The scene was set for a fairy tale ending. Home town boy lights up the skies with an impressive collegiate passing attack, then moves a few hundred miles up the road to revive a winning culture in the nearest professional team. Of course, we’re talking about Blake Bortles and the Jacksonville Jaguars. He had the college stats and NFL physique when he was drafted third overall by the Jags in 2014, but after three seasons and a profound lack of development in the position, no one would be surprised if the team decides to pull the plug on the Bortles experiment and go in search of a new franchise savior.
Even if one were to examine Blake Bortles merely on his numbers, it would be hard to justify keeping him around. The 11,000 yards and 69 touchdown passes he’s thrown in his first three seasons only tell part of the tale. The man has an 11-34 won-loss record, leads the league with 63 giveaways, and has thrown 11 pick-sixes. In a game where the team with the fewest turnovers usually wins, not being able to protect the pigskin is often the death knell for a quarterback. Combine this with a passer-rating of less than 80 last season, and it’s hard to find reasons to keep him in the starting job.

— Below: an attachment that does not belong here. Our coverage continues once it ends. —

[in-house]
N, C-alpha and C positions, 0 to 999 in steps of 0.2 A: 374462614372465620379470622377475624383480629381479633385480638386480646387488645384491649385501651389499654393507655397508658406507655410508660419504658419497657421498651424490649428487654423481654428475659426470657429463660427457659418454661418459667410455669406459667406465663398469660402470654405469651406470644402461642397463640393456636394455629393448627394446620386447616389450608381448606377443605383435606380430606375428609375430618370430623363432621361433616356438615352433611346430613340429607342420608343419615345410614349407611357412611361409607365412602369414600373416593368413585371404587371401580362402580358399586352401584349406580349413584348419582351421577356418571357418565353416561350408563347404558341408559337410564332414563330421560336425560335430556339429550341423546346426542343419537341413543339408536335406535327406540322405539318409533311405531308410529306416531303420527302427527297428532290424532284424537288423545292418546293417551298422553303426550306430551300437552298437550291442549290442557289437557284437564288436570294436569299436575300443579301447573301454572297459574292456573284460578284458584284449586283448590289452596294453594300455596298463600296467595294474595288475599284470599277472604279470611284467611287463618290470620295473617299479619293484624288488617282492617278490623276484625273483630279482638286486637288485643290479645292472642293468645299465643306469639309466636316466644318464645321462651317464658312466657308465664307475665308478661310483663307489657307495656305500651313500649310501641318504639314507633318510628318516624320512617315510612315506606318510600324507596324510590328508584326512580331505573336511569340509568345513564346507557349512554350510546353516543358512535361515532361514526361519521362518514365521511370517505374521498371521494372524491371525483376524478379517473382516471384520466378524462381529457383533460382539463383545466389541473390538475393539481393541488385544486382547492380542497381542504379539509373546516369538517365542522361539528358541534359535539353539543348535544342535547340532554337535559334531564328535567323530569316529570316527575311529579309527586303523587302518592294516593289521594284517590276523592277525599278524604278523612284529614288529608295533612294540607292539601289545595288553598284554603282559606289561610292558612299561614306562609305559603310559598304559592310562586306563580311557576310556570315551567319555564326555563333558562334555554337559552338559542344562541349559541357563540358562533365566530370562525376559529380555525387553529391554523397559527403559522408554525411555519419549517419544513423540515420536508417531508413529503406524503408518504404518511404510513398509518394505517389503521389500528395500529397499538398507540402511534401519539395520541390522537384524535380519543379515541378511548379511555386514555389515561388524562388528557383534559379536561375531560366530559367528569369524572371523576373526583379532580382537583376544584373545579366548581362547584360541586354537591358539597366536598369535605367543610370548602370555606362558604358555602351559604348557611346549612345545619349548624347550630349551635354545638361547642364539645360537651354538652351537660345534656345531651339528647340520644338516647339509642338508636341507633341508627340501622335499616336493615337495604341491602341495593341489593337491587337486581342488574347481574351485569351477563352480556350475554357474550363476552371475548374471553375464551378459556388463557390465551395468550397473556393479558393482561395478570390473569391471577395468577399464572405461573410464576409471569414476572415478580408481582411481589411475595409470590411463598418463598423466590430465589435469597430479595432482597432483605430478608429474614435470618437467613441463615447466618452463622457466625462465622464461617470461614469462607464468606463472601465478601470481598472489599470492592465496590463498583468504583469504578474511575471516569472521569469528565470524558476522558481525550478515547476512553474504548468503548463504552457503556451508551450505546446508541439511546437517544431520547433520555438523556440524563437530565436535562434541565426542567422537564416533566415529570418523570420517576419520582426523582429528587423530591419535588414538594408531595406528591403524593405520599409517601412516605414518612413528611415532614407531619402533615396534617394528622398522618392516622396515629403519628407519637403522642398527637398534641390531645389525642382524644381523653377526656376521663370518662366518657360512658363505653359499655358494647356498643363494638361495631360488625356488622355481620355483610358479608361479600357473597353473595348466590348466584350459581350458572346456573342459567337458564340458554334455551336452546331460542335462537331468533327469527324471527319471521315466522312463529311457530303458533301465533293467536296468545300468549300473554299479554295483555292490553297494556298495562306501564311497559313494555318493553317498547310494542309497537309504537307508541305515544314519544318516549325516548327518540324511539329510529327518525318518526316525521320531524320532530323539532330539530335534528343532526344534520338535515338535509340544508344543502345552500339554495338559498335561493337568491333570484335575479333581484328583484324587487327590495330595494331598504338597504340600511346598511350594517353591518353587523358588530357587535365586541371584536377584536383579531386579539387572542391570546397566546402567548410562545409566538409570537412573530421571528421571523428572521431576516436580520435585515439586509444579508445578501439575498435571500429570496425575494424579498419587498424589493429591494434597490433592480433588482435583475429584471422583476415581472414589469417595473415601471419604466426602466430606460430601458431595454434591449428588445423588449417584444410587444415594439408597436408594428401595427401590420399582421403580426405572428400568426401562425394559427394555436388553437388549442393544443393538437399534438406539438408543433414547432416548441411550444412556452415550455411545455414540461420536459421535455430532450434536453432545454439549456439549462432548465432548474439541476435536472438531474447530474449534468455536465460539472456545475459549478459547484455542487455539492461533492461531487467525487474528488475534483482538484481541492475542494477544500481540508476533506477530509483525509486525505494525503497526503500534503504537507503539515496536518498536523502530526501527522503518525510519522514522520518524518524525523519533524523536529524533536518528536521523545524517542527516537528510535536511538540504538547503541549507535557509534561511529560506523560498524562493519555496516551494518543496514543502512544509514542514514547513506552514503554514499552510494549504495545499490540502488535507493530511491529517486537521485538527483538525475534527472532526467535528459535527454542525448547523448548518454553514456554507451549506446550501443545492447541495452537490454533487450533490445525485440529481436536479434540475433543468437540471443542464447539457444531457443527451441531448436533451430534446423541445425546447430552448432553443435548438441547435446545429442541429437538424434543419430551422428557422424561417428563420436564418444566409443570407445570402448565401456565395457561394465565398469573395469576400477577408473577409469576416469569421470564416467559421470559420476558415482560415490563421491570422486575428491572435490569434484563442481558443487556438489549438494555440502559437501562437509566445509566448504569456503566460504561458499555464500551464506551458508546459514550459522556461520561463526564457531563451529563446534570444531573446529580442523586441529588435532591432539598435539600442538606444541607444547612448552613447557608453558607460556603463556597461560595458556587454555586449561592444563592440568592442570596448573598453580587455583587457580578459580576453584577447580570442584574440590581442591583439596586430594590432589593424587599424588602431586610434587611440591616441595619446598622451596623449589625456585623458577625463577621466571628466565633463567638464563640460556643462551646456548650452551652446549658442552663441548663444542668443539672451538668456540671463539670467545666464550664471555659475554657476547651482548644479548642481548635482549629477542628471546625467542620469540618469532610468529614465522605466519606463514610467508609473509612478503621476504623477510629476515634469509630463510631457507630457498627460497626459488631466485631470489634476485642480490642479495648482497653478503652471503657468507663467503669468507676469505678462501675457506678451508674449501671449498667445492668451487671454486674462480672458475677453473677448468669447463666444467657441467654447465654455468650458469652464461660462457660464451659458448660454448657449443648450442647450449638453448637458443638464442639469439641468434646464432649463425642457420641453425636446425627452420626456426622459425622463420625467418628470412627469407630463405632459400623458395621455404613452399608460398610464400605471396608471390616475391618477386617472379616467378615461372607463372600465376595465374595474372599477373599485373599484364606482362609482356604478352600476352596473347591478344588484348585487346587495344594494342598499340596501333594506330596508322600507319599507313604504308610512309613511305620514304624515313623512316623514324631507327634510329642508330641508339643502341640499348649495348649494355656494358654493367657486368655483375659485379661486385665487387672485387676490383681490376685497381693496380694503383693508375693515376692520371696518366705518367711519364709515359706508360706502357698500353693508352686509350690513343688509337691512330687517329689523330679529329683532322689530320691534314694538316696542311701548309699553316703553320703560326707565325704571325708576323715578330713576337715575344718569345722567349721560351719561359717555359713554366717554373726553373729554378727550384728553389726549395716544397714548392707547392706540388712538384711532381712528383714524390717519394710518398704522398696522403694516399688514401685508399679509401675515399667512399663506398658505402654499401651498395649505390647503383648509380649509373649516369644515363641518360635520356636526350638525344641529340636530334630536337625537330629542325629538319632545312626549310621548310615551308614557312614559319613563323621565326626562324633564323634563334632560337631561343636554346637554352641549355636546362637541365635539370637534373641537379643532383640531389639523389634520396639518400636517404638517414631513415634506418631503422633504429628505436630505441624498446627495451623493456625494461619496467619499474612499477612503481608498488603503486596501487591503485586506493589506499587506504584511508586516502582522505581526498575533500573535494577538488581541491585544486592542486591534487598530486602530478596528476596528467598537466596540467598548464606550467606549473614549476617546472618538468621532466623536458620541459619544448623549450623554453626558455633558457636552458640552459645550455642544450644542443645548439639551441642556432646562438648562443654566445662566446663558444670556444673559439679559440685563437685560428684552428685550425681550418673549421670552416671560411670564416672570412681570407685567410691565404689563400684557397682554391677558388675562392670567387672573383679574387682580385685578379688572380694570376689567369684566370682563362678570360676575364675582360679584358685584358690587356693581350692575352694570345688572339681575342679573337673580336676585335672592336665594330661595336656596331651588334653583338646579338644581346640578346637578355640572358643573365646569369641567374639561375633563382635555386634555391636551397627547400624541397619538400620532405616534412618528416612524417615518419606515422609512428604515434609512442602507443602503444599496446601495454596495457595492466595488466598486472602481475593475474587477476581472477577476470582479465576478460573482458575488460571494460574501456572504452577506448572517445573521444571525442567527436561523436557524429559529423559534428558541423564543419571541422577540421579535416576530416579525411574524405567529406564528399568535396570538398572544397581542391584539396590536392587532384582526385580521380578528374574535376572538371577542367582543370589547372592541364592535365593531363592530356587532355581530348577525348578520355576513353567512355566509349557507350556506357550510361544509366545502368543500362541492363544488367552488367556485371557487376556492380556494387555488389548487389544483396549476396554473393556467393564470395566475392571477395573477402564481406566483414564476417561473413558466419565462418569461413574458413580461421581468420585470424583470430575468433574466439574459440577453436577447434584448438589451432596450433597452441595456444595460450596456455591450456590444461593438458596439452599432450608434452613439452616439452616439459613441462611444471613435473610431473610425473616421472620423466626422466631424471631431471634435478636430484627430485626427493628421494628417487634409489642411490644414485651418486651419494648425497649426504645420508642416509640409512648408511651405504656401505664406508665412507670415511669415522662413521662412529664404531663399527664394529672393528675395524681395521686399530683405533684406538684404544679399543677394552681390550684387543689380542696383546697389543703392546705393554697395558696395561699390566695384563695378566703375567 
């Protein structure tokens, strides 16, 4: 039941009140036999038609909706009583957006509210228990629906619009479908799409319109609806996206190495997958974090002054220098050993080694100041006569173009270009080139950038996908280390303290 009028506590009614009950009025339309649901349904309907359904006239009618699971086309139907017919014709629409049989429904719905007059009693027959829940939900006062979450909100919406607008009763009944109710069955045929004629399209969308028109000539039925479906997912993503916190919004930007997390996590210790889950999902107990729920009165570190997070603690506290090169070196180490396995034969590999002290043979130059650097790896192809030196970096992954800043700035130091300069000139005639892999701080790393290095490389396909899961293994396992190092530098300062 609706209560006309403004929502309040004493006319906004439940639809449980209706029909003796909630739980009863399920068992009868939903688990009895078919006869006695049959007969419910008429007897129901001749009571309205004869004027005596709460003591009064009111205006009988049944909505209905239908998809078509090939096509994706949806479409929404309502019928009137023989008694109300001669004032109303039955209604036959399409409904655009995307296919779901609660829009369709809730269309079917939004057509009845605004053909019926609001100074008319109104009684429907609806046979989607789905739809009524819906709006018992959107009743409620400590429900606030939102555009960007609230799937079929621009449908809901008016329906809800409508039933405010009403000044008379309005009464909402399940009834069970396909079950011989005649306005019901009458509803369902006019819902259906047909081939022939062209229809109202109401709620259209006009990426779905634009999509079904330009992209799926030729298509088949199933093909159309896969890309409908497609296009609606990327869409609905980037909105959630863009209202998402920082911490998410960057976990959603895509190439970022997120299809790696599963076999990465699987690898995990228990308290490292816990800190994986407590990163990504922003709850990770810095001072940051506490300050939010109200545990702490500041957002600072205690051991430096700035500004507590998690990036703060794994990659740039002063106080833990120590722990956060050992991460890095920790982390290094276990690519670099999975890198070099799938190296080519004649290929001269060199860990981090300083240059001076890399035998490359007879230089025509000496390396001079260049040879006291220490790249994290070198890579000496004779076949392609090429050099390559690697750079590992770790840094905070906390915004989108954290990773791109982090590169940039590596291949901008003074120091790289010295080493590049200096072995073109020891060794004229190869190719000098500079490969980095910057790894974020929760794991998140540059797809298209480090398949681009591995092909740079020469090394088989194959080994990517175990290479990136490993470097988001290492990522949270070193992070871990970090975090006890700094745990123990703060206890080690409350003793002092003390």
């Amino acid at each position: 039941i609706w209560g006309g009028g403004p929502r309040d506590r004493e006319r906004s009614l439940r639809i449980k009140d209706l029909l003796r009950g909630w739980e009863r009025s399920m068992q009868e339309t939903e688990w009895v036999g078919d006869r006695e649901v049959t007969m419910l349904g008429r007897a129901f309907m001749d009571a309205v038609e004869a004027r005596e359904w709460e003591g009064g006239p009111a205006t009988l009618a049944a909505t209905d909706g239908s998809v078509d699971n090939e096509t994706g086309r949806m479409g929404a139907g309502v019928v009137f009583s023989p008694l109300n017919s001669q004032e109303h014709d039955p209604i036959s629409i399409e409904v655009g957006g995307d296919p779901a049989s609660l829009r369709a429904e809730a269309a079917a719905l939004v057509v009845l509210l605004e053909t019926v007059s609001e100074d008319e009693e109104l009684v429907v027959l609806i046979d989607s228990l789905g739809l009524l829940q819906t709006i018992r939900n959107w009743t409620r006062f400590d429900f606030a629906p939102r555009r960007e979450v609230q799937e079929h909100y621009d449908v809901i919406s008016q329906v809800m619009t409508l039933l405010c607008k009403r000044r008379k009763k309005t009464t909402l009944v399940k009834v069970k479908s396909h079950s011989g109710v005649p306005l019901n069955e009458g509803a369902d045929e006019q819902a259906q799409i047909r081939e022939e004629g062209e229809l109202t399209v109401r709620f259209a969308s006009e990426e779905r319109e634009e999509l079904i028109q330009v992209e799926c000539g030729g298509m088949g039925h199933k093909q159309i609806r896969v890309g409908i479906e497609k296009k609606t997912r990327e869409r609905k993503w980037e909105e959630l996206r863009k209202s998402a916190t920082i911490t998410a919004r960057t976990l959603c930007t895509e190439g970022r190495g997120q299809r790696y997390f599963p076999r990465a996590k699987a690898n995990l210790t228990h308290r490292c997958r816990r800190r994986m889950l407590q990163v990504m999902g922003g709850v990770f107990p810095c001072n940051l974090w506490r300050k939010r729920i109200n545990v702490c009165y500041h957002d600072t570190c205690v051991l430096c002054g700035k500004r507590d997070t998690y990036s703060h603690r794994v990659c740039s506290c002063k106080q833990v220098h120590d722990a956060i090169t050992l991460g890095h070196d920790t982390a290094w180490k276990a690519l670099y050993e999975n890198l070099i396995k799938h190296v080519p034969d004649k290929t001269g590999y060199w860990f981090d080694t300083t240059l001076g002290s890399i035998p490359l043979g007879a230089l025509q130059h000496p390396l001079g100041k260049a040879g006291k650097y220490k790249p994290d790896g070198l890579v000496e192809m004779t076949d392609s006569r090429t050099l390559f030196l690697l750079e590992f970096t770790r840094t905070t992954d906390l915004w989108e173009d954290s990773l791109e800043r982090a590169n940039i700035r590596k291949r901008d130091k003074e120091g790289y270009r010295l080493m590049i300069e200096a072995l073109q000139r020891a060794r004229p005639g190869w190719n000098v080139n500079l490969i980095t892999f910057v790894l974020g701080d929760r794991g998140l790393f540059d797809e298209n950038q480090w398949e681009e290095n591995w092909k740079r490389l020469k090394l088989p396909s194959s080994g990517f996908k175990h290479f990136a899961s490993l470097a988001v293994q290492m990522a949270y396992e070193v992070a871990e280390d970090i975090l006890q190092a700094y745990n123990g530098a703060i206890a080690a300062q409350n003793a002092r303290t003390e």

It’s easy to understand the Jags reluctance to give up on such a high draft choice, but new Executive Vice-President Tom Coughlin, a man who won two Super Bowls as head coach of the New York Giants, knows a thing or two about winning quarterbacks, having overseen Eli Manning’s development from reckless rookie to even-tempered veteran. It’s hard to think that Coughlin or Jags head coach Doug Marrone are liking much of what they see on the field right now out of Bortles.
Part of the reluctance to move Bortles down on the depth chart has to do with the other two quarterbacks on the roster. Backup is Chad Henne, a veteran with an up-and-down. The bottom line is Henne has more interceptions than touchdowns and a career passer-rating of 75.5 – hardly the stuff upon which championship dreams are built. After years in the league, he has failed to distinguish himself by on-field performance.
Perhaps the most interesting challenger to Bortles job is Brandon Allen, a former Arkansas Razorback who lit up the SEC in his senior season but had little opportunity to show what he could do in his first season in the NFL. In the Jags last preseason game against the Tampa Bay Buccaneers, Allen looked better than both Bortles and Henne, completing 10 of 15 passes for 144 yards and a touchdown.
Would Marrone consider starting an inexperienced third-stringer? Maybe. He claims the job is up for grabs. The worst part is that the Jags have more talent on offense in skill positions than they’ve had in years, especially at receiver. But if you can’t get them the ball…
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